by  Joy Harjo
Greenwood, by Jimmy Friday, 24 x 36 in. Magazine clippings on poster board.

It was the day of brutal winds, all of them ganging up to blow injustice down. They sang the changing weather. I was going nowhere.

Anything on the ground not burdened by gravity was twisted and lifted up to drop. There were dreams, cities, and plastic bags. I was going nowhere.

I tightened my coat to the approaching winter, but you cannot duel and win against a season, history, or a murder of winds.

Shooting down MLK Boulevard, I was approaching Archer, the juncture of several histories. A burned street of wishes was smoking there. I was going nowhere.

I just wanted to get home, but where is home I always ask the sky, no matter where I roam. An old Mvskoke map is different. We know by trees, rocks, and the obligations of relatives. We might be going nowhere.

Our roads aren’t nice lines with numbers; they wind like bloodlines through gossip and stories of the holy in the winds. History is everywhere. Three tribal nations met here. We weren’t going to go anywhere.

At the corner of justice and fight, the thought of the miraculous was miles from my mind. It was nowhere in my mind. It was curled up in a distant field in the heart of a once-loved country.

Then I saw books flying from an unseen woman’s hands, shoes that never fit her or anyone, and poetry everywhere. She was going nowhere.

I had been thinking of the massacre down the street from here, and how ghosts keep their place among us. How I might be a ghost set loose here in the wind, walking with a ghost of fire.

And then there she stood, a ruined goddess, half-naked on the sidewalk, classic Africa in her stance of beauty. We are going nowhere.

“Excuse me, excuse me,” she called out to me. There is no excuse for this raw story of abuse. And no clothes will fit this moment of the tale. Nothing good enough for her beauty.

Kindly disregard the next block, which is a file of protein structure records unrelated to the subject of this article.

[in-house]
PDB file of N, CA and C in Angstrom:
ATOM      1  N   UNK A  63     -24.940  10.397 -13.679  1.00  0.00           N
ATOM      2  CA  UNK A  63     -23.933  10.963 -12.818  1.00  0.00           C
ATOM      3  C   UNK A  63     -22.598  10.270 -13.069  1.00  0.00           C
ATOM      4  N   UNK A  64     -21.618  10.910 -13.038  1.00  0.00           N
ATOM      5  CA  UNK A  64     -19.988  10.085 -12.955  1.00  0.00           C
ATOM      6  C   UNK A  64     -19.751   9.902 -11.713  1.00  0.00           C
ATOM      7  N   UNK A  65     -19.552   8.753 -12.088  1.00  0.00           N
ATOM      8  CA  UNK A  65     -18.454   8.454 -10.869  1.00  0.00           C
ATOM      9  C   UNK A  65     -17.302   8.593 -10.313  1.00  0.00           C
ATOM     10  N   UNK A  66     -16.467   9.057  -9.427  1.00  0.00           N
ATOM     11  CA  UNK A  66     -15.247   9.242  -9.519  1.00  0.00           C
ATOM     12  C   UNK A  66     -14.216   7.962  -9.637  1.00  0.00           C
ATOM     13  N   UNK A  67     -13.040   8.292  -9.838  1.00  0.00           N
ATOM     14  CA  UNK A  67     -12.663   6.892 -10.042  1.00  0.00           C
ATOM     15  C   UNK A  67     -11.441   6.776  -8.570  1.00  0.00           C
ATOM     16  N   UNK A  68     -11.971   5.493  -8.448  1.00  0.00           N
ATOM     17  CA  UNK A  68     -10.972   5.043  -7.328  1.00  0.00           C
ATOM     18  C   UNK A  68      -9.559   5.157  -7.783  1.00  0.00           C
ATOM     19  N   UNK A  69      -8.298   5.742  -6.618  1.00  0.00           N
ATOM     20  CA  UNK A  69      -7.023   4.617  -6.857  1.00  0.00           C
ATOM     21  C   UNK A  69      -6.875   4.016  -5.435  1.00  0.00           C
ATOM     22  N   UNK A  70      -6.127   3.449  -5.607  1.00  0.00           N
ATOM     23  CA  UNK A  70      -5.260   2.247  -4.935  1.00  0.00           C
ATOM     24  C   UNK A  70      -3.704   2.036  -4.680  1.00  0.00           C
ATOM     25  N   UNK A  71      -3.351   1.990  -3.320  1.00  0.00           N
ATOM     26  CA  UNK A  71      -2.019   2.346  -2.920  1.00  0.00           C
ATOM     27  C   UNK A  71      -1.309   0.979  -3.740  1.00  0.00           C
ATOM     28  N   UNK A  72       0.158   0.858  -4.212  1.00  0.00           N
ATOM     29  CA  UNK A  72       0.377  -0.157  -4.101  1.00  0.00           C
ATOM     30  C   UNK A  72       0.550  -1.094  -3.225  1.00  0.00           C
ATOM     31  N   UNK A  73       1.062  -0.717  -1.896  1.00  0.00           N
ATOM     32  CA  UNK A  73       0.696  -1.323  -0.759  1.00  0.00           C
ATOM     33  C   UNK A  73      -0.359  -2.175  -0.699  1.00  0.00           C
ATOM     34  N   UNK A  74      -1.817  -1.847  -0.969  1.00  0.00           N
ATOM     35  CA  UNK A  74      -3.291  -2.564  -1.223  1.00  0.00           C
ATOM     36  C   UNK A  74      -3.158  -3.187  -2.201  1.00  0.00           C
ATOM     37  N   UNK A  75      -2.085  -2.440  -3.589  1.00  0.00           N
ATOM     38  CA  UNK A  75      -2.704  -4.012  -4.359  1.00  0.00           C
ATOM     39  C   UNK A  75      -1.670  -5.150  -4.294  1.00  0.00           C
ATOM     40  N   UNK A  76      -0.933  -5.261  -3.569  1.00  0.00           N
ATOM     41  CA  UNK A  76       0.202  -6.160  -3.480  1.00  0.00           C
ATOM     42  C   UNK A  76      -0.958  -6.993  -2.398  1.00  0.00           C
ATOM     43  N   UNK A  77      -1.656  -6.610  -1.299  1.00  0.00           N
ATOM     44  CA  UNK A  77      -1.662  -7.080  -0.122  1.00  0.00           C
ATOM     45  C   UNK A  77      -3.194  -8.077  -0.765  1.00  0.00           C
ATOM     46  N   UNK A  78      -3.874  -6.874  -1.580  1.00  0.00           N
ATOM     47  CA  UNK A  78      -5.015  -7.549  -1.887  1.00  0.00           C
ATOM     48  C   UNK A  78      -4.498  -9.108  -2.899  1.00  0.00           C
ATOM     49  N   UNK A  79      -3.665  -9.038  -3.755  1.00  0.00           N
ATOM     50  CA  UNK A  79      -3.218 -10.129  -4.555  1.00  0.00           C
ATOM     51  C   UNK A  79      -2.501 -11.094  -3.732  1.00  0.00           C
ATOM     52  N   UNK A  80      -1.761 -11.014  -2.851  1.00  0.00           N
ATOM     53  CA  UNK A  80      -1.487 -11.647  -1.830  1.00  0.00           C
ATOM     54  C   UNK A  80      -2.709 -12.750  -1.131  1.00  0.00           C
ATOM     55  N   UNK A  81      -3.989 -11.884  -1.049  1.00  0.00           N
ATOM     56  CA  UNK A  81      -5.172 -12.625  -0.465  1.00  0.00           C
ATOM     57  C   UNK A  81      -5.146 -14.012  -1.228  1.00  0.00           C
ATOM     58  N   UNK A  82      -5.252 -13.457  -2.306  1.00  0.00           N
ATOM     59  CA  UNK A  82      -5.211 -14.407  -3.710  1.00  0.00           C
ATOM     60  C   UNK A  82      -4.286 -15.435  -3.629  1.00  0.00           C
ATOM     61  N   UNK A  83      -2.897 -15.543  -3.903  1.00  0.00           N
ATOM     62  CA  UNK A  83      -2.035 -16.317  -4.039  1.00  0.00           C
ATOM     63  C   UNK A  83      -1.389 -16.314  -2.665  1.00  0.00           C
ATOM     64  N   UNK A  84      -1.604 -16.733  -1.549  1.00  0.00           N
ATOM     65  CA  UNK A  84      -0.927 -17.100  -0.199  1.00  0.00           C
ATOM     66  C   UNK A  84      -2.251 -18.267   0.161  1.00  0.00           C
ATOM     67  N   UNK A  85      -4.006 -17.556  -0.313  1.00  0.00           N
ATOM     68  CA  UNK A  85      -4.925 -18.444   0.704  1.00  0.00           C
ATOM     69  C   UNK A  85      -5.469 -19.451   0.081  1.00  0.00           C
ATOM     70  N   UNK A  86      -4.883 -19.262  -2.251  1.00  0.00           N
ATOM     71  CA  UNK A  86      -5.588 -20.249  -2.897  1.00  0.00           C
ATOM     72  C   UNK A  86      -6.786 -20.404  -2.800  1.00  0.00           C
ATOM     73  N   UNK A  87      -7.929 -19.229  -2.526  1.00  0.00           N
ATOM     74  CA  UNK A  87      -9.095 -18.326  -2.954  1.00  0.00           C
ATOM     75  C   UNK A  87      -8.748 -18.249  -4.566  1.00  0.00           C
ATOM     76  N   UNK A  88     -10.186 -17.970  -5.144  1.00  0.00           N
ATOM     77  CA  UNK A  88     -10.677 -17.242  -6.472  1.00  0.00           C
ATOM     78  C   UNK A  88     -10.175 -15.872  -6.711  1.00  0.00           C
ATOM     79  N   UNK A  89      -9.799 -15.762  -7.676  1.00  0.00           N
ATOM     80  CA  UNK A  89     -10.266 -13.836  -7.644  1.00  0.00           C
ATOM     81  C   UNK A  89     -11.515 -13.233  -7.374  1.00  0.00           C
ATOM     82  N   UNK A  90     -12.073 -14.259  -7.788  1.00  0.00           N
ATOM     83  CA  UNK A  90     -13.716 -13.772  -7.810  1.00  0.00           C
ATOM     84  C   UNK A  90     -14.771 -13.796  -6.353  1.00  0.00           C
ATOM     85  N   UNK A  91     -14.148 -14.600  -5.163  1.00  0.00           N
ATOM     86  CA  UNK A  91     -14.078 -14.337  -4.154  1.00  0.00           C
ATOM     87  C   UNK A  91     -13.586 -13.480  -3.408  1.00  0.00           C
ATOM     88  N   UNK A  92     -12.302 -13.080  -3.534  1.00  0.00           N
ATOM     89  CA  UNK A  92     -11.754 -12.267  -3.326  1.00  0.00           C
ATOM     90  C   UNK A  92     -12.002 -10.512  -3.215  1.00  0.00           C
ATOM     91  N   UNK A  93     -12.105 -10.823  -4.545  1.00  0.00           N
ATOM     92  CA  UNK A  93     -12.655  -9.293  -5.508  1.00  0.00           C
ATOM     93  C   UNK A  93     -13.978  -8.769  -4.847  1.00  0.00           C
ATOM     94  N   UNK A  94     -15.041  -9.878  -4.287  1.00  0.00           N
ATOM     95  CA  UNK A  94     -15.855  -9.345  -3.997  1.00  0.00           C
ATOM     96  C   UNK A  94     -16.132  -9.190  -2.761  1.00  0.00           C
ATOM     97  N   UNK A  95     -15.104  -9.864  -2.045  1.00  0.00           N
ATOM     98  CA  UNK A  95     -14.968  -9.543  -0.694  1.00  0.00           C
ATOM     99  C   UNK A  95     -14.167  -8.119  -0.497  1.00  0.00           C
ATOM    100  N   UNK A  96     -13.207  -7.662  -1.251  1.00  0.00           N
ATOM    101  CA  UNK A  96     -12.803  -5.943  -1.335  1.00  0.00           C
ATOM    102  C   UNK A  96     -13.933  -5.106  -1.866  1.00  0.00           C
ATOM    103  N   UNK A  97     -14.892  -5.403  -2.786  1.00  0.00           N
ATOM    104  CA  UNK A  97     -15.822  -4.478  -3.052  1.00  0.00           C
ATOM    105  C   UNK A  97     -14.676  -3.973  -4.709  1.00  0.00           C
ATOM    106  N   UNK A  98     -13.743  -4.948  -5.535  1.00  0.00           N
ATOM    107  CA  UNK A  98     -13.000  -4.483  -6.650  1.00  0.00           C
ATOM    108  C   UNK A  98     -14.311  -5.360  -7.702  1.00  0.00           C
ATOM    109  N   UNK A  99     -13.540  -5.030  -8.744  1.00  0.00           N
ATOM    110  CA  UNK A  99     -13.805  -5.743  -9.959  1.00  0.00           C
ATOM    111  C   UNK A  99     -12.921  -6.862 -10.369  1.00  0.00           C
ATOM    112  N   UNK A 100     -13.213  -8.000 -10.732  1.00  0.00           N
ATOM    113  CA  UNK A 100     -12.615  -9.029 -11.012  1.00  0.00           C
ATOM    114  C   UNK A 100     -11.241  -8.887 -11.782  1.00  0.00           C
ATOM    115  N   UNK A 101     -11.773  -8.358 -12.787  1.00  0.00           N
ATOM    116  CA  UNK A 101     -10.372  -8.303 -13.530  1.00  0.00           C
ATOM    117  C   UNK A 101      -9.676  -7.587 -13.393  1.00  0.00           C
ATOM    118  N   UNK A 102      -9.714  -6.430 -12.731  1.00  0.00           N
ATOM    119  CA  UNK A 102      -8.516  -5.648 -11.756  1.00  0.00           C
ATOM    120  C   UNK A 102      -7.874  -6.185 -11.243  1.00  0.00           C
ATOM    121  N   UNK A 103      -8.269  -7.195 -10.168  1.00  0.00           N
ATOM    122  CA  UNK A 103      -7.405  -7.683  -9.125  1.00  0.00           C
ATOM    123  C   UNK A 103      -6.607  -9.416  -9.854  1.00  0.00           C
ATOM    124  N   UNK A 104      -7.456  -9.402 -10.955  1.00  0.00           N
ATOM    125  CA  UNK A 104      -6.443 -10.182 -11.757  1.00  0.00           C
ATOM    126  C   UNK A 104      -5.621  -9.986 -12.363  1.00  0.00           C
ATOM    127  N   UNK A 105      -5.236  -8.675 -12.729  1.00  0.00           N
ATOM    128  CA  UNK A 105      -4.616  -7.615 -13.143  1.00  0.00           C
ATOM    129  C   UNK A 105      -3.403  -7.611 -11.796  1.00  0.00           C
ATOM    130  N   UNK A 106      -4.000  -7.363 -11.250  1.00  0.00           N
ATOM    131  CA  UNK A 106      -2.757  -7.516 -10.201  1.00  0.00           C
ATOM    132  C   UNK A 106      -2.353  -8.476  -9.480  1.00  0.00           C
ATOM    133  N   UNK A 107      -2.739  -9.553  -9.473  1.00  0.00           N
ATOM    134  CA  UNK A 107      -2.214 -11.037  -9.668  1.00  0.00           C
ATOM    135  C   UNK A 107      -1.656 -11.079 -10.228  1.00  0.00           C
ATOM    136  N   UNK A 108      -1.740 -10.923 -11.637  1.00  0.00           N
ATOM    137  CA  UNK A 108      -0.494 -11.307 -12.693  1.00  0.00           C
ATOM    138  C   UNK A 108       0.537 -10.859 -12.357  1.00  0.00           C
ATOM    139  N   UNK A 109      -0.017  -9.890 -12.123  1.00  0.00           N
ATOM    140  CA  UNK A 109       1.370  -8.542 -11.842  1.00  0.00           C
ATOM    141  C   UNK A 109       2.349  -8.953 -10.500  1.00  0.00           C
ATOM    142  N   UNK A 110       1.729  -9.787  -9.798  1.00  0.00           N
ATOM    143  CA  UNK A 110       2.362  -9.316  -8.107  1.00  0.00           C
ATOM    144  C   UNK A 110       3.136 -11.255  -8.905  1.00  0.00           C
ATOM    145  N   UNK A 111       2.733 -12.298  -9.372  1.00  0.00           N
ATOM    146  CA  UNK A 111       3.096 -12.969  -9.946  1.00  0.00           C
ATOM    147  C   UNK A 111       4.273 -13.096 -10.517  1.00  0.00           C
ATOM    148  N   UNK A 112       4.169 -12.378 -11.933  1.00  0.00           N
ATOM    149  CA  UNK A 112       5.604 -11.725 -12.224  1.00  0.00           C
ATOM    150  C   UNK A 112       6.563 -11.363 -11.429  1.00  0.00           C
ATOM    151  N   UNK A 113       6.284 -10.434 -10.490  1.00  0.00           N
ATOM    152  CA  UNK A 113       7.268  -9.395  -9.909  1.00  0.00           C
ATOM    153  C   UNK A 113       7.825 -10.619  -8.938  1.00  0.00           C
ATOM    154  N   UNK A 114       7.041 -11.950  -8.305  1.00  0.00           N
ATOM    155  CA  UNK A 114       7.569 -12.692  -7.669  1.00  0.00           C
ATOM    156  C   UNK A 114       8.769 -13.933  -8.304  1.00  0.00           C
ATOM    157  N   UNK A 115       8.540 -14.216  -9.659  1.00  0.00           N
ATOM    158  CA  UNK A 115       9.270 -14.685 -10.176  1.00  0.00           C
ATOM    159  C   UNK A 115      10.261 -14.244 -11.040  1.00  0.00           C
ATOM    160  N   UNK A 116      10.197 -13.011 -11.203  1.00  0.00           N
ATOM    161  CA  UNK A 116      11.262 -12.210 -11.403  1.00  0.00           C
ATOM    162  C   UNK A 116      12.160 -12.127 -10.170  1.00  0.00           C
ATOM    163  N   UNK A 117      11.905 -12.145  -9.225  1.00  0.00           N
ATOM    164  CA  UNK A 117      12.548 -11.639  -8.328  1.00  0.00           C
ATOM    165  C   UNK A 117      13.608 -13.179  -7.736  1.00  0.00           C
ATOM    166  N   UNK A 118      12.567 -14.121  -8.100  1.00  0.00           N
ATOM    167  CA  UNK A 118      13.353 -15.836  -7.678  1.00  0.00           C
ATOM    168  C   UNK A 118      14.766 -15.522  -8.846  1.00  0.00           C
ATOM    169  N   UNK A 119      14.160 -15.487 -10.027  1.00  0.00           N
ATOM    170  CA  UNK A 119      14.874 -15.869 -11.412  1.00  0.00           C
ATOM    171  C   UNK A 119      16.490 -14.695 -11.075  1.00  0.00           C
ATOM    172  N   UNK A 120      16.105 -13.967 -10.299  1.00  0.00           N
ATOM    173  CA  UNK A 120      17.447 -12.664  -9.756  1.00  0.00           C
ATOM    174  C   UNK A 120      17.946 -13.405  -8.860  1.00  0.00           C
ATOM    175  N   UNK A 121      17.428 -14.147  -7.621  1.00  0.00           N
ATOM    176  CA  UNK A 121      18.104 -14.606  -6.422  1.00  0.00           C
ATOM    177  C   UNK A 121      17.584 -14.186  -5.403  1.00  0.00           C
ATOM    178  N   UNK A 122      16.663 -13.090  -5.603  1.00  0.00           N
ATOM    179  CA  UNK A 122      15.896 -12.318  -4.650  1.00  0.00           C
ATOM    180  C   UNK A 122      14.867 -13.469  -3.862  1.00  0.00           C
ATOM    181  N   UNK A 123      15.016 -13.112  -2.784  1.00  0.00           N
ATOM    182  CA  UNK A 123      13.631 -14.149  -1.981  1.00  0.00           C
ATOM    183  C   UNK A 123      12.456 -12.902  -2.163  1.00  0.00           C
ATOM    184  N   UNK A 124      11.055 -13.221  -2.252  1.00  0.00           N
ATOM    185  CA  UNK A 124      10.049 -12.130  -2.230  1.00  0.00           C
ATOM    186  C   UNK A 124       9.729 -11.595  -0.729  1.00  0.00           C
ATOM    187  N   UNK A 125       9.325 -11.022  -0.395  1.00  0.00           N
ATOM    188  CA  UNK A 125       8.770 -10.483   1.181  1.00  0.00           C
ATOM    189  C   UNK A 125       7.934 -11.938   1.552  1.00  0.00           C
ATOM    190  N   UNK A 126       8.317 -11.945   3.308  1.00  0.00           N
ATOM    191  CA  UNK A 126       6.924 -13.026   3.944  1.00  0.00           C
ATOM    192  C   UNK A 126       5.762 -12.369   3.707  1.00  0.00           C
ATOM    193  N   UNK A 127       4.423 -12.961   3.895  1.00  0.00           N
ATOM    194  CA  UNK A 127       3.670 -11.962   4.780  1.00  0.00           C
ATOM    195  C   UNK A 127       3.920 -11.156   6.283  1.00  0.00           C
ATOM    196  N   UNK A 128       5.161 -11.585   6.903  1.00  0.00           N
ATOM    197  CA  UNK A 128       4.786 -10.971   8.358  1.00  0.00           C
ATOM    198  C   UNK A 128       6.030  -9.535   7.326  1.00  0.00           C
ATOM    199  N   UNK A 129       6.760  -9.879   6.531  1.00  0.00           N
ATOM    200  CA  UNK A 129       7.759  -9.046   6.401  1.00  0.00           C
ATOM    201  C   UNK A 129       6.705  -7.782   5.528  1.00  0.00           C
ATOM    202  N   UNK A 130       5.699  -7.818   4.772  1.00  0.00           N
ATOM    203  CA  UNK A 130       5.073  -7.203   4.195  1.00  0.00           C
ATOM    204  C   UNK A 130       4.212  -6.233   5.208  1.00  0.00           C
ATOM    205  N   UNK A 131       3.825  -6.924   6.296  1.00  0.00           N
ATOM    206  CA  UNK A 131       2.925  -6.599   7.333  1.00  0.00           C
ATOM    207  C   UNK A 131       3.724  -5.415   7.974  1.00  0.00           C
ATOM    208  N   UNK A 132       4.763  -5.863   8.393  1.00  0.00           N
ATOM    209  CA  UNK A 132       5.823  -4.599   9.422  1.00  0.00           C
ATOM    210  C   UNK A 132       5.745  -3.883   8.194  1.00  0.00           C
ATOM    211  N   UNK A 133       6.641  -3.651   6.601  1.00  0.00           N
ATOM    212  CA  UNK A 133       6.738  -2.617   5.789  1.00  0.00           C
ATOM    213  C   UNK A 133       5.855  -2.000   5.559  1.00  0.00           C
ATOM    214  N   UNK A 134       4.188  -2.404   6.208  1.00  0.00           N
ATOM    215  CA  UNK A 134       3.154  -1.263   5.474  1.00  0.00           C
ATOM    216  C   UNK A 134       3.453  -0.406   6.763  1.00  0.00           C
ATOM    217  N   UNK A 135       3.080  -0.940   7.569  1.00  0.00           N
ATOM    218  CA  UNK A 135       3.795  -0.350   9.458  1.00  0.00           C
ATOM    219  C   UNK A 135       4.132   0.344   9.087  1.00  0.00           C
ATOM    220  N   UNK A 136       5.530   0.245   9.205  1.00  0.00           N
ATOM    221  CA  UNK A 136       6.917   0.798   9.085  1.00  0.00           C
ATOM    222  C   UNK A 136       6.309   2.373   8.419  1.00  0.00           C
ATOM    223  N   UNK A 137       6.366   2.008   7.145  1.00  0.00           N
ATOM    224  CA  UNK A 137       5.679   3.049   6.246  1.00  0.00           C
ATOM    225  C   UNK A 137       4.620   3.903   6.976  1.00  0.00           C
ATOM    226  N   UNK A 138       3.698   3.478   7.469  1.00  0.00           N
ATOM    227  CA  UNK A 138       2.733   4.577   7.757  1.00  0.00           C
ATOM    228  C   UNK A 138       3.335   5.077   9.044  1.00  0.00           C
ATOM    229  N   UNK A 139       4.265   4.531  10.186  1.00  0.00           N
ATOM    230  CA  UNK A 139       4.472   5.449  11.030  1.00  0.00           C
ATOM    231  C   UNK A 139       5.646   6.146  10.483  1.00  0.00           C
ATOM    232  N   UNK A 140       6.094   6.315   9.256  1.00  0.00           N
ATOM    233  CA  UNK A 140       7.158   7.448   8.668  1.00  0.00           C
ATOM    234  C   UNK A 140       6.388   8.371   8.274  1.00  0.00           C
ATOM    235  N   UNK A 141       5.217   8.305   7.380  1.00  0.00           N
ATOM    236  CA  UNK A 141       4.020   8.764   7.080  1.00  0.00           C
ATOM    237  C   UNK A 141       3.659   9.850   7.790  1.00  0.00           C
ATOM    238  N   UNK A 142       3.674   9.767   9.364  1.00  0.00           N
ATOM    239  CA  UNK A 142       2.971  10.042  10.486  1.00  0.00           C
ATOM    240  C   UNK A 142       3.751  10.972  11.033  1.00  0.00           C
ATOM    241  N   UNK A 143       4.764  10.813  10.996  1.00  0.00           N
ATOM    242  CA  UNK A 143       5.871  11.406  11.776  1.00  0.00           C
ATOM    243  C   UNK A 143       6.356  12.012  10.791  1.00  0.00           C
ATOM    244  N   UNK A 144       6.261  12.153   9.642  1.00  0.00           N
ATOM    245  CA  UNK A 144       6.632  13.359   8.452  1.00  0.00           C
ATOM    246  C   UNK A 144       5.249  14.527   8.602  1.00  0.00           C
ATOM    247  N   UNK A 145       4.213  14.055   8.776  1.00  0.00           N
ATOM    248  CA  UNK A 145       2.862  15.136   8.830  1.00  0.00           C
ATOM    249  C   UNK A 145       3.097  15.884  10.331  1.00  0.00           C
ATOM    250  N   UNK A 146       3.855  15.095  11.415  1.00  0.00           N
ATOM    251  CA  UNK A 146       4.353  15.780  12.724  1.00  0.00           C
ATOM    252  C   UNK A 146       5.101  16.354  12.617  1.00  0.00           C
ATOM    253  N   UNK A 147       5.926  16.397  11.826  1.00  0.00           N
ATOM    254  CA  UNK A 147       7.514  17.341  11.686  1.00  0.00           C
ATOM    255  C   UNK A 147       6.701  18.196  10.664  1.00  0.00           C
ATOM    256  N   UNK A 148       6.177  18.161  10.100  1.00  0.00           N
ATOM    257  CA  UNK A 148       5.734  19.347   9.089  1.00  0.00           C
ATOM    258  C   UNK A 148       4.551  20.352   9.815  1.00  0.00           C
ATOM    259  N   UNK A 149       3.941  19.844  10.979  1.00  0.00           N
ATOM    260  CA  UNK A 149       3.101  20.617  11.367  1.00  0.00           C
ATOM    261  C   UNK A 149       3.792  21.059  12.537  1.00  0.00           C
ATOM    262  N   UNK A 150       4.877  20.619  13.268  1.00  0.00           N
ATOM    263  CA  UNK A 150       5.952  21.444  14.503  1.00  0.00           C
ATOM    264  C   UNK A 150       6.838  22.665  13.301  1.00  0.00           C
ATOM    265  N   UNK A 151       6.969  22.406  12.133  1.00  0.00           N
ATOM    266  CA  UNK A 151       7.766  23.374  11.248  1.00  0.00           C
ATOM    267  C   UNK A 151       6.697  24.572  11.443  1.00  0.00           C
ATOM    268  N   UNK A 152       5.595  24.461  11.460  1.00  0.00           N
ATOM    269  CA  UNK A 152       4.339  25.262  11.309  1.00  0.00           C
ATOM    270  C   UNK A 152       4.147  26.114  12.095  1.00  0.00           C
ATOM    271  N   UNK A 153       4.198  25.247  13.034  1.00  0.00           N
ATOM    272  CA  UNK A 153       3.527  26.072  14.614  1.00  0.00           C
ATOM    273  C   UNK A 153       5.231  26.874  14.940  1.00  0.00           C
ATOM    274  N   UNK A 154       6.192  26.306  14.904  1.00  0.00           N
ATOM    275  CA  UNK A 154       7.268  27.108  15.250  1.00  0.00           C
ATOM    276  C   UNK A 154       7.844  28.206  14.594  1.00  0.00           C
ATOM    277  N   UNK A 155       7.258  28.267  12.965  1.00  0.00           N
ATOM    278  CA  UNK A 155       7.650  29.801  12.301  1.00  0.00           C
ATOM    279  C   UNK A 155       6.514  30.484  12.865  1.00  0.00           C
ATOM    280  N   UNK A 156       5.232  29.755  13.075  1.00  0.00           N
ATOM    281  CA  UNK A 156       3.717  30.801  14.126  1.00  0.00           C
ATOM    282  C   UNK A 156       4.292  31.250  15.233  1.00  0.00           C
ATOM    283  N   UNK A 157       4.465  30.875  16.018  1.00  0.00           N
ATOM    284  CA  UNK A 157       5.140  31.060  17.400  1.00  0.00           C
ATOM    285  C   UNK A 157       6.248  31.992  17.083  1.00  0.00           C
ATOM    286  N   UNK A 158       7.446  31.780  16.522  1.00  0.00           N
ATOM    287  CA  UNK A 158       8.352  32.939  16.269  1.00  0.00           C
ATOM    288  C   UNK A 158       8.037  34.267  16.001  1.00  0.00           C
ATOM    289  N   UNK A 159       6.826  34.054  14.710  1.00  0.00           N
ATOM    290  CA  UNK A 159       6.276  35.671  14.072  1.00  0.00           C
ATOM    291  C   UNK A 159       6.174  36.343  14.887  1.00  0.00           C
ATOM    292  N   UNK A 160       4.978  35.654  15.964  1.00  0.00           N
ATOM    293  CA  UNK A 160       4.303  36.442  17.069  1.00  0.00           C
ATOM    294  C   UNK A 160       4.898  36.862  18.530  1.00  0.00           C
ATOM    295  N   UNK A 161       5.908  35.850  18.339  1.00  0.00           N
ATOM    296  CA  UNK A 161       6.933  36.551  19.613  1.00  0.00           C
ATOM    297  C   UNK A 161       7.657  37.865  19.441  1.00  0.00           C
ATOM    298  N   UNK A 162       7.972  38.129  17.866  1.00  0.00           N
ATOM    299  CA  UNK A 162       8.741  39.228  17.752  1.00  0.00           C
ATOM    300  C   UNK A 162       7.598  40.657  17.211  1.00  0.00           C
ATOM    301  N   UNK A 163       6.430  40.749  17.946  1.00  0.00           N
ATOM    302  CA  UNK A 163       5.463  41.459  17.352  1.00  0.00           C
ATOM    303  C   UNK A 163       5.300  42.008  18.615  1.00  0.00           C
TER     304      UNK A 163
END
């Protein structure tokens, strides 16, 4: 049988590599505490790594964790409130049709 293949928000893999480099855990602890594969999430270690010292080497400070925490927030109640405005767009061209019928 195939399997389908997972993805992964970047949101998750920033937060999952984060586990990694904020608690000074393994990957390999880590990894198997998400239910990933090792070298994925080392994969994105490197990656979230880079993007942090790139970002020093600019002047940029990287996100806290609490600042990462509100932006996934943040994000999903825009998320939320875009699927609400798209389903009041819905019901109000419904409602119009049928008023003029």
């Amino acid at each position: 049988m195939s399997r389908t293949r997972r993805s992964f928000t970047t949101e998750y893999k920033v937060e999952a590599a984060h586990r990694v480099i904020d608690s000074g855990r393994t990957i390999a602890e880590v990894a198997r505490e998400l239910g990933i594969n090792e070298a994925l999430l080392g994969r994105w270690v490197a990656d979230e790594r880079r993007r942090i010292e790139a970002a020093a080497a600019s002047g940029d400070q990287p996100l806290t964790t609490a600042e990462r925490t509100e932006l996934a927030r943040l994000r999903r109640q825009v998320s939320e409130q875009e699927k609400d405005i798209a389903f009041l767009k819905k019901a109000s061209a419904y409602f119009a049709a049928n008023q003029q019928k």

She was a child when the first man took her. Her home is her pain naked without clothes. Where was her father, her mother? Burning. There is nowhere nowhere.

Time is always moving. It is we blood carriers who stay rooted to the gravity of hurt. The story has to be told to be free like a tree lifted in a breeze. If we don’t tell it; the stillness will.

I could give her my jeans, my jacket, my shoes. I searched her mind as it flew in the wind. My mind chased her mind through tunnels of time. It was going nowhere.

There is no excuse sang the winds of forgotten history as they covered her up with a ragged blanket stitched with loneliness to take her with them.

I was feeling my pockets for change, for guns to protect her, nails and lumber to rebuild all the houses burned by hatred. I only found a pen without paper. History goes nowhere.

It is always female power that bears truth to righteousness of any new nation. Liberty guards the harbor. Sacagawea the river of discovery. The Virgen de Guadalupe, the earth.

And here, the one for whom I have no name, is not nameless. The mass grave is a grave of names. Without knowing them, we are going nowhere.

I see her now on every corner, the miracle the winds brought, a song made by the rejects of history, wearing clothes that cover nothing. She is everywhere.

I turn up the music. It’s from my girlhood just miles up the road. Blood tales run through our bones, like these streets made of the unspeakable. These winds will never stop telling the truth. I thought I was going nowhere.


December 30, 2020

Tulsa, Oklahoma
The Muscogee Creek Nation Reservation

Photo by Karen Kuehn

Joy Harjo is an internationally renowned performer and writer of the Muscogee (Creek) Nation and was named the 23rd Poet Laureate of the United States in 2019. The recipient of multiple awards and honors, most recently she served as executive editor of When the Light of the World Was Subdued, Our Songs Came Through: A Norton Anthology of Native Nations Poetry (2020). Her memoir, Poet Warrior, is forthcoming in fall 2021.